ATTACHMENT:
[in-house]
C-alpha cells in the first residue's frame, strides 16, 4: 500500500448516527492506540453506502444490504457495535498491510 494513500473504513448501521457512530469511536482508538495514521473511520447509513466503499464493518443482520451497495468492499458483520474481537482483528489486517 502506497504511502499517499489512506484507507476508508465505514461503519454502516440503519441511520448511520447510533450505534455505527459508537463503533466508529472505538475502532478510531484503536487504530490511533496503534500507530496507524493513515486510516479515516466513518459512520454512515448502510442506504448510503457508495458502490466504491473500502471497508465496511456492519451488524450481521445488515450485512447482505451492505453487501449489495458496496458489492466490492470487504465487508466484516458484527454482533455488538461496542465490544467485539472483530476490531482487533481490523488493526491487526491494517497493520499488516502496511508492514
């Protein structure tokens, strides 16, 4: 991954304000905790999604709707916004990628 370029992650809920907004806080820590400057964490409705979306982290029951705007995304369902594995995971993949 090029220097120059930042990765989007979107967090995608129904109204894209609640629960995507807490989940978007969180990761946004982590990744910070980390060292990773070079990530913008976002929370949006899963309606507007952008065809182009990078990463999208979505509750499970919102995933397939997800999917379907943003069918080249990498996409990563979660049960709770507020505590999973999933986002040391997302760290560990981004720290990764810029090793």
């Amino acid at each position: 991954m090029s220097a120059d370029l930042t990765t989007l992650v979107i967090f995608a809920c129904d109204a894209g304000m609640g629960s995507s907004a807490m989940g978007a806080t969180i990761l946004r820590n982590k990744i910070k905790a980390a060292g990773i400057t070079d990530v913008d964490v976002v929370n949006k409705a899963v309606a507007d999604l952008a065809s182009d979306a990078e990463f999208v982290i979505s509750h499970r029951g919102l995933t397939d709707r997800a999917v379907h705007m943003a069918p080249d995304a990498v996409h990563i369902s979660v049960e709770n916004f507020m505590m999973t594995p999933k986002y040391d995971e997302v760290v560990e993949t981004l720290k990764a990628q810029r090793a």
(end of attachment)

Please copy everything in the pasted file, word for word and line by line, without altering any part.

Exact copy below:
[in-house]
C-alpha cells in the first residue's frame, strides 16, 4: 500500500448516527492506540453506502444490504457495535498491510 494513500473504513448501521457512530469511536482508538495514521473511520447509513466503499464493518443482520451497495468492499458483520474481537482483528489486517 502506497504511502499517499489512506484507507476508508465505514461503519454502516440503519441511520448511520447510533450505534455505527459508537463503533466508529472505538475502532478510531484503536487504530490511533496503534500507530496507524493513515486510516479515516466513518459512520454512515448502510442506504448510503457508495458502490466504491473500502471497508465496511456492519451488524450481521445488515450485512447482505451492505453487501449489495458496496458489492466490492470487504465487508466484516458484527454482533455488538461496542465490544467485539472483530476490531482487533481490523488493526491487526491494517497493520499488516502496511508492514
């Protein structure tokens, strides 16, 4: 991954304000905790999604709707916004990628 370029992650809920907004806080820590400057964490409705979306982290029951705007995304369902594995995971993949 090029220097120059930042990765989007979107967090995608129904109204894209609640629960995507807490989940978007969180990761946004982590990744910070980390060292990773070079990530913008976002929370949006899963309606507007952008065809182009990078990463999208979505509750499970919102995933397939997800999917379907943003069918080249990498996409990563979660049960709770507020505590999973999933986002040391997302760290560990981004720290990764810029090793």
């Amino acid at each position: 991954m090029s220097a120059d370029l930042t990765t989007l992650v979107i967090f995608a809920c129904d109204a894209g304000m609640g629960s995507s907004a807490m989940g978007a806080t969180i990761l946004r820590n982590k990744i910070k905790a980390a060292g990773i400057t070079d990530v913008d964490v976002v929370n949006k409705a899963v309606a507007d999604l952008a065809s182009d979306a990078e990463f999208v982290i979505s509750h499970r029951g919102l995933t397939d709707r997800a999917v379907h705007m943003a069918p080249d995304a990498v996409h990563i369902s979660v049960e709770n916004f507020m505590m999973t594995p999933k986002y040391d995971e997302v760290v560990e993949t981004l720290k990764a990628q810029r090793a």